Median nerve compression
Carpal tunnel syndrome (CTS) can usually be diagnosed by your GP, who will examine your hand and wrist and ask you about your symptoms.
Your GP will assess your ability to use your hand, wrist or arm, and look for signs of weakness in the muscles surrounding your thumb.
Your doctor may tap your wrist lightly to see if you feel tingling or numbness in your fingers, although this test isn't reliable.
Flexing your wristor holding it elevated above your head for a minute are other commonly performed simple tests for CTS. This should induce the same pain, numbness or tingling in your hand if you have the condition.
Any of these sensations may be the result of your median nerve being compressed. A positive result on one of these tests suggests you may have CTS, but doesn't prove it.
Further testingfor diagnosis is usually only required if your GP is uncertain and wants to rule out other conditions that have similar symptoms.
A blood test can be used if the doctor suspects an underlying condition relating to CTS, such as:
A nerve conduction study is a test that measures how fast signals are transmitted through your nerves.
During the test, electrodes are placed on your hand and wrist, and a small electrical current is used to stimulate the nerves in the finger, wrist and sometimes the elbow.
The results from the test indicate how much damage there is to your nerves.
Nerve conductionstudies are usually performed in hospital and take about 10 minutes. They're generally not very painful, but may be uncomfortable.
The main imaging method used in CTS is an ultrasound scan , which uses high-frequency sound waves to produce an image of the inside of your body.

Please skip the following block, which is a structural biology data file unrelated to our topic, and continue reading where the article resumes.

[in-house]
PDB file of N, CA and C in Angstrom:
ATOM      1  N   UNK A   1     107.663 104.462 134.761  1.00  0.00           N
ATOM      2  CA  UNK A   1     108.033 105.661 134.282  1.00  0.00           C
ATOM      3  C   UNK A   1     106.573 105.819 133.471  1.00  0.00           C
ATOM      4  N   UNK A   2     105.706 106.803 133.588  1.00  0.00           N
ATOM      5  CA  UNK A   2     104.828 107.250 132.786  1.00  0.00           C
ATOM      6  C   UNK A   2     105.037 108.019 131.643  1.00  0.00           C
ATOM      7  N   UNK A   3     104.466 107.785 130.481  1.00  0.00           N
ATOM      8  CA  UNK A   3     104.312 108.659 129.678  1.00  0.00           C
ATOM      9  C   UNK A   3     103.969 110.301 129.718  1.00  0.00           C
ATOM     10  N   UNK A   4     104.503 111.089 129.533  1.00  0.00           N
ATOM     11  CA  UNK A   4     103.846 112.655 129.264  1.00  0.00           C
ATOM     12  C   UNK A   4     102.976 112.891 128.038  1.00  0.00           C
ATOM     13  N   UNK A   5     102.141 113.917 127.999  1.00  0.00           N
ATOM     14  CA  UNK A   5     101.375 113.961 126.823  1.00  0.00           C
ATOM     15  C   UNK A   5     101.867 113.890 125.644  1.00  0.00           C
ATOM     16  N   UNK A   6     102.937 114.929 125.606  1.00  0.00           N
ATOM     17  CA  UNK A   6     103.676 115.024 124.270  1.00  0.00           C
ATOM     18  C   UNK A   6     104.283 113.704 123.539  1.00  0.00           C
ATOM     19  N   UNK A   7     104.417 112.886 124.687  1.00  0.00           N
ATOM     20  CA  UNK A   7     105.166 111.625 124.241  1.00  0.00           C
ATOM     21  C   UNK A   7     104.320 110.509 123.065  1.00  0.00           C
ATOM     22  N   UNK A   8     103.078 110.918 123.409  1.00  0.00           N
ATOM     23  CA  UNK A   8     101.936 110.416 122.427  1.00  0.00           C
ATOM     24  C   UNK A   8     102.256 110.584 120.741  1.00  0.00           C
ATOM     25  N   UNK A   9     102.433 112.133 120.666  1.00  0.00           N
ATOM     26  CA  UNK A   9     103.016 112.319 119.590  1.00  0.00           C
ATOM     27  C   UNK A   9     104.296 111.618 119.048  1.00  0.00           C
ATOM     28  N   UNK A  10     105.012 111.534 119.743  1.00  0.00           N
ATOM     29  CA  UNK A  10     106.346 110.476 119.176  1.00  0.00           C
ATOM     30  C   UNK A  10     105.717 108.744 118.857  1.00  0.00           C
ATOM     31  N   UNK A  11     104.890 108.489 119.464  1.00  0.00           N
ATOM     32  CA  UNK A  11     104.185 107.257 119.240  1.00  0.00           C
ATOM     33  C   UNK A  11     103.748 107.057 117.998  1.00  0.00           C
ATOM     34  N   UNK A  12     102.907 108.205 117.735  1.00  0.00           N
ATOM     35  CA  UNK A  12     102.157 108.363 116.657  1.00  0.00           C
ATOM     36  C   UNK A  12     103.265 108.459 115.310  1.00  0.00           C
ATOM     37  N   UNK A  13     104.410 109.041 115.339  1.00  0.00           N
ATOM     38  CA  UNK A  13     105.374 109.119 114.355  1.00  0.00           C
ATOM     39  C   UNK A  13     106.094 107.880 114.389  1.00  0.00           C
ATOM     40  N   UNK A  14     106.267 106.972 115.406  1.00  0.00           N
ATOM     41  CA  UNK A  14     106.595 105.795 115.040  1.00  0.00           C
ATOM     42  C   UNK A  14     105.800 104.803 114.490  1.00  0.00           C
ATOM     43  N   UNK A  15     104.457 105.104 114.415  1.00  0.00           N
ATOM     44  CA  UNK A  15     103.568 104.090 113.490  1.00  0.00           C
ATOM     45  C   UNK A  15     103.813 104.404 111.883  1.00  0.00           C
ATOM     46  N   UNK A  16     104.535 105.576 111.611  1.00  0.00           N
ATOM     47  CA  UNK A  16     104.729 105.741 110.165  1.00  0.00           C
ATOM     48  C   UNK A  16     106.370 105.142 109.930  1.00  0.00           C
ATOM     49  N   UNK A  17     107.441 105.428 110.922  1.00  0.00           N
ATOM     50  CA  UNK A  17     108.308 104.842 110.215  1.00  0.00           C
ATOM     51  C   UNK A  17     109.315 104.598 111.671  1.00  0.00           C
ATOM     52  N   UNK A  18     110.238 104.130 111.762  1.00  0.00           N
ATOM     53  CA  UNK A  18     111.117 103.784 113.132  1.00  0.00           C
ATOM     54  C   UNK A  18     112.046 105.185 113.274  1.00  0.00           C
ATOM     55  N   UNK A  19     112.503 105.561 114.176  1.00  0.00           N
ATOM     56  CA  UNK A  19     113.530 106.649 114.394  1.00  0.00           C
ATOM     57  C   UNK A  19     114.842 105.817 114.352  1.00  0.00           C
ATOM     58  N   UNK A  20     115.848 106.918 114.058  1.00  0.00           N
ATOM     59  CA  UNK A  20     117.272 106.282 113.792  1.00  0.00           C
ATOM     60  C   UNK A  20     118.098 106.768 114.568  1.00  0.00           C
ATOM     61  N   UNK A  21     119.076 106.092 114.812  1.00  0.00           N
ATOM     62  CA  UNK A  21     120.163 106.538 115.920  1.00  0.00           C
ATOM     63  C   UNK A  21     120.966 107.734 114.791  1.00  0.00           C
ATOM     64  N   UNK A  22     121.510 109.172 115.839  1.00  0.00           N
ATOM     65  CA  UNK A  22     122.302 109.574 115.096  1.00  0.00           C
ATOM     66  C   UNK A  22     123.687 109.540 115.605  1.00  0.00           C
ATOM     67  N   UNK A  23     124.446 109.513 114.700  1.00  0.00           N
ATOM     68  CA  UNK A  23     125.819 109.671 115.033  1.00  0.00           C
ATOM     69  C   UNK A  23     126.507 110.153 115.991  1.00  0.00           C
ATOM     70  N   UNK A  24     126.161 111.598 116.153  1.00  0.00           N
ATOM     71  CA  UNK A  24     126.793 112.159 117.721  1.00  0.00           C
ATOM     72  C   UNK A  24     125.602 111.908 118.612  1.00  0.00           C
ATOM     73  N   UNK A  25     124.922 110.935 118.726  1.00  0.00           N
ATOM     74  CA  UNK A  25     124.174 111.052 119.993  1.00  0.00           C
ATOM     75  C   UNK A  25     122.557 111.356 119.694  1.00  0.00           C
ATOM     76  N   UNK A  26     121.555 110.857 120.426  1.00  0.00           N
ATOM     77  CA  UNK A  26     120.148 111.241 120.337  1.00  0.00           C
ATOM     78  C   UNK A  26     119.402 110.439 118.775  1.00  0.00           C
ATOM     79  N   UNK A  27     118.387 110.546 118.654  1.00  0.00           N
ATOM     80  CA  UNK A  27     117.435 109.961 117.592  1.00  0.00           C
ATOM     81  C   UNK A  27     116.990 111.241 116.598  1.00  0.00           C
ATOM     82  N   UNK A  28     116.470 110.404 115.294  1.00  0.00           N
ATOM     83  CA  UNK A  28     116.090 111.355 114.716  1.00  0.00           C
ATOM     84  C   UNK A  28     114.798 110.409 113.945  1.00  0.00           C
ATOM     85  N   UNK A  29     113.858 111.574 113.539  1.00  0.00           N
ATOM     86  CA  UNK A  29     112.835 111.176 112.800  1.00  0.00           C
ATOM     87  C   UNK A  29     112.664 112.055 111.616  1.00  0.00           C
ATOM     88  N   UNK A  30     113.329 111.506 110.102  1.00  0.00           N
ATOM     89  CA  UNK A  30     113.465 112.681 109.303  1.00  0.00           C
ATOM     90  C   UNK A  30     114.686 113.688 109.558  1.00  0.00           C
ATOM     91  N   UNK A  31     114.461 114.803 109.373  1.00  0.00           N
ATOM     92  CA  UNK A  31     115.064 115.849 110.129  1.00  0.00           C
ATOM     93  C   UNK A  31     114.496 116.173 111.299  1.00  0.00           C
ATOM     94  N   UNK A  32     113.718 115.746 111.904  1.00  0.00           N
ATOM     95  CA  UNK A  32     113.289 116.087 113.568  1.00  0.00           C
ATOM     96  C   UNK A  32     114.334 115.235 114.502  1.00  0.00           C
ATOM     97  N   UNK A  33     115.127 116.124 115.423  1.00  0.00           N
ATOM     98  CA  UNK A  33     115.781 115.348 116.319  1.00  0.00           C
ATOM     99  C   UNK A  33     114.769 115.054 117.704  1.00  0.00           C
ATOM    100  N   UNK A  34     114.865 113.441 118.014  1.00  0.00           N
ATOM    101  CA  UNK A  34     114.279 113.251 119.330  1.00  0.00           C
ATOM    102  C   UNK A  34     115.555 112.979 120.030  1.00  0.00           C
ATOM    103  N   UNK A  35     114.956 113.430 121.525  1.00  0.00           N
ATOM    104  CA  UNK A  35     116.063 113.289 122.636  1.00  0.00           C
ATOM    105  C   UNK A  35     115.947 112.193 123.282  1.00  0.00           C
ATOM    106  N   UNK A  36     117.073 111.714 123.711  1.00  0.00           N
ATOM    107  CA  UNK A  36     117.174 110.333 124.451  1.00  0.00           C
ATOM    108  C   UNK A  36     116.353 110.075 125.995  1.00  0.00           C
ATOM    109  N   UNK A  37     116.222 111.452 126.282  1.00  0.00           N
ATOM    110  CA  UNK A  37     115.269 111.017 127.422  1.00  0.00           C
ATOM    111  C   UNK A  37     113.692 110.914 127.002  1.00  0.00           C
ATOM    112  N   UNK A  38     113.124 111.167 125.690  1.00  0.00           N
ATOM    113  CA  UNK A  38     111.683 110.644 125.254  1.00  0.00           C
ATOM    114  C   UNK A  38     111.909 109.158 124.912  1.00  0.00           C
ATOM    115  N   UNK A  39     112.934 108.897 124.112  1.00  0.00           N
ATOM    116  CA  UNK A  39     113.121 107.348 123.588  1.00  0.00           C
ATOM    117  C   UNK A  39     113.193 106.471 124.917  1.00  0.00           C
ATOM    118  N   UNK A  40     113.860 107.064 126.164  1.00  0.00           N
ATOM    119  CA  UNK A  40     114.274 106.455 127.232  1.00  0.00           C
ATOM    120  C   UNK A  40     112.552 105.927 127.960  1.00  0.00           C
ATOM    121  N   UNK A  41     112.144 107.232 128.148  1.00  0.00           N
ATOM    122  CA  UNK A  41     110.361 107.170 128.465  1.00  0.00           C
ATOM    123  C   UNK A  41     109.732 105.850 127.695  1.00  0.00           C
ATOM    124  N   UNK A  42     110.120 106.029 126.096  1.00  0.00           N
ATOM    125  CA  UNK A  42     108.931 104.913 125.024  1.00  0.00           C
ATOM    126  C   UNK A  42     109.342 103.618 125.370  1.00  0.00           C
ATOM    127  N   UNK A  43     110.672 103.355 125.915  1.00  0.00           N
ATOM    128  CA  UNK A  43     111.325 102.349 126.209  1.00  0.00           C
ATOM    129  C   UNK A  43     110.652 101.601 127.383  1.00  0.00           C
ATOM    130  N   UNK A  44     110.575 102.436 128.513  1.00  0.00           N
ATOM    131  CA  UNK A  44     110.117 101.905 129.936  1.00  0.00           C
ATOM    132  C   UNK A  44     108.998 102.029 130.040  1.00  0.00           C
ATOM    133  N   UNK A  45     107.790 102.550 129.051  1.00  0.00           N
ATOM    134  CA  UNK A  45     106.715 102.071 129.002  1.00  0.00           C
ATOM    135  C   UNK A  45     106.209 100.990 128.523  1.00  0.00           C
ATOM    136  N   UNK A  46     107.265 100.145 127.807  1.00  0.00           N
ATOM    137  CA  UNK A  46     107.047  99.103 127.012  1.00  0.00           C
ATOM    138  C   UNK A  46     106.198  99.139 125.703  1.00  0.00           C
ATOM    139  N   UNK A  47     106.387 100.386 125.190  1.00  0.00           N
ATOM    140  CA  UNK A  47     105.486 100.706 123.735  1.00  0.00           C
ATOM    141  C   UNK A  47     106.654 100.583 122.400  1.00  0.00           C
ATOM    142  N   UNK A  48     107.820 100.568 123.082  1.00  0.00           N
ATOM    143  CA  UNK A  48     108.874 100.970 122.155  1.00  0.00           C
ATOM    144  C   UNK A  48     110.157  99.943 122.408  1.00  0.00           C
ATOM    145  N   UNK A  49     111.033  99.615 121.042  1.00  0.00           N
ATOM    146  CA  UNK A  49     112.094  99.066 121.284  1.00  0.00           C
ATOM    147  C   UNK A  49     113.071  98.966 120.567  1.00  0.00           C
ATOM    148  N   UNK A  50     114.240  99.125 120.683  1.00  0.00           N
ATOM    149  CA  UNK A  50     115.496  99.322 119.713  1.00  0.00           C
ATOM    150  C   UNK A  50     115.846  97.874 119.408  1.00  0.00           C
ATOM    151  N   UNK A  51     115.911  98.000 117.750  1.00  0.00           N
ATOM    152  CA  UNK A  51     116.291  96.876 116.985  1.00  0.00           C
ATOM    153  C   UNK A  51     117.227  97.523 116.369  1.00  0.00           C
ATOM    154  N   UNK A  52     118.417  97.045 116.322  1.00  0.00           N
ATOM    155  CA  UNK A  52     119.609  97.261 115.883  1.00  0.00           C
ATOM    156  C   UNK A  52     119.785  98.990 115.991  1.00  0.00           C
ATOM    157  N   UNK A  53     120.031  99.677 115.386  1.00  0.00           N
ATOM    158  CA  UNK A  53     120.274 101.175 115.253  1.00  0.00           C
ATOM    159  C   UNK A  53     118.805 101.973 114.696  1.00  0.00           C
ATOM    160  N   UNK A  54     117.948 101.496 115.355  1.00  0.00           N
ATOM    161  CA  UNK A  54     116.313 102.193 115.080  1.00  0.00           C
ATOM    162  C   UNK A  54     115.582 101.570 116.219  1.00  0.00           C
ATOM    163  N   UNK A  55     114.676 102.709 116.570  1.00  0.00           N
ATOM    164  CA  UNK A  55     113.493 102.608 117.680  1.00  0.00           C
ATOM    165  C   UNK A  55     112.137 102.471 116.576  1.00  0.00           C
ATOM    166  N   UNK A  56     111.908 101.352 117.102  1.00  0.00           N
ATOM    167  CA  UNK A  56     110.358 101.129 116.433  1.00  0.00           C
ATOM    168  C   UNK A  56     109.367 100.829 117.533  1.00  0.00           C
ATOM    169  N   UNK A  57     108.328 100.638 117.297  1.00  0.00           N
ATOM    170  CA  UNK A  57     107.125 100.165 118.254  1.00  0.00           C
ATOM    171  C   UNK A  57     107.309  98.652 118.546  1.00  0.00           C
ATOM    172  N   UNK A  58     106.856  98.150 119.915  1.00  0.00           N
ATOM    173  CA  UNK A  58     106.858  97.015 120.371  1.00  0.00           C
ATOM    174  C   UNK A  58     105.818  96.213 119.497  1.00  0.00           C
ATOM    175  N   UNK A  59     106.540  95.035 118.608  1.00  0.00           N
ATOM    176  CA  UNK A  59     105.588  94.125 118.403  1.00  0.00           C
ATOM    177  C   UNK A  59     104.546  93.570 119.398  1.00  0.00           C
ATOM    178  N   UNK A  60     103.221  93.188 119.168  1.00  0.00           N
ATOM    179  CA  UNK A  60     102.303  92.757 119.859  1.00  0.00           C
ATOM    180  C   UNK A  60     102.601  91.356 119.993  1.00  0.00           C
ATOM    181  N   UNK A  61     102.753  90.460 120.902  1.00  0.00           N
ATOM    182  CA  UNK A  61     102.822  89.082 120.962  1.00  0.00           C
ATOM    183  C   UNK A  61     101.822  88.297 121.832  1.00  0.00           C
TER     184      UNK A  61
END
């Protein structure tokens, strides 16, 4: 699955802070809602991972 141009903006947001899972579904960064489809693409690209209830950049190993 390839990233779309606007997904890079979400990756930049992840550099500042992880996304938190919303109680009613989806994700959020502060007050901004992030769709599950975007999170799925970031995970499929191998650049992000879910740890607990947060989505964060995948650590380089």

This method can be used to see the nerve itself, and can often add further useful information about CTS.
Read about carpal tunnel syndrome (CTS), a relatively common condition that can cause pain, numbness and a tingling sensation in the hand and fingers.
Read about the symptoms of carpal tunnel syndrome (CTS), including tingling, numbness and pain
Read about the symptoms of carpal tunnel syndrome (CTS), which are caused by squashing (compression) of the median nerve at the wrist.
Read about diagnosing carpal tunnel syndrome (CTS). CTS can usually be diagnosed by your GP, who will examine your hand and wrist and ask you about your symptoms.
Read about treating carpal tunnel syndrome (CTS). Treatment depends on the severity of the condition and how long it has lasted.
Peter Taylor, 58, a customer services adviser from Norwich, first noticed tingling in his fingers a couple of years ago. He has had two carpal tunnel releases.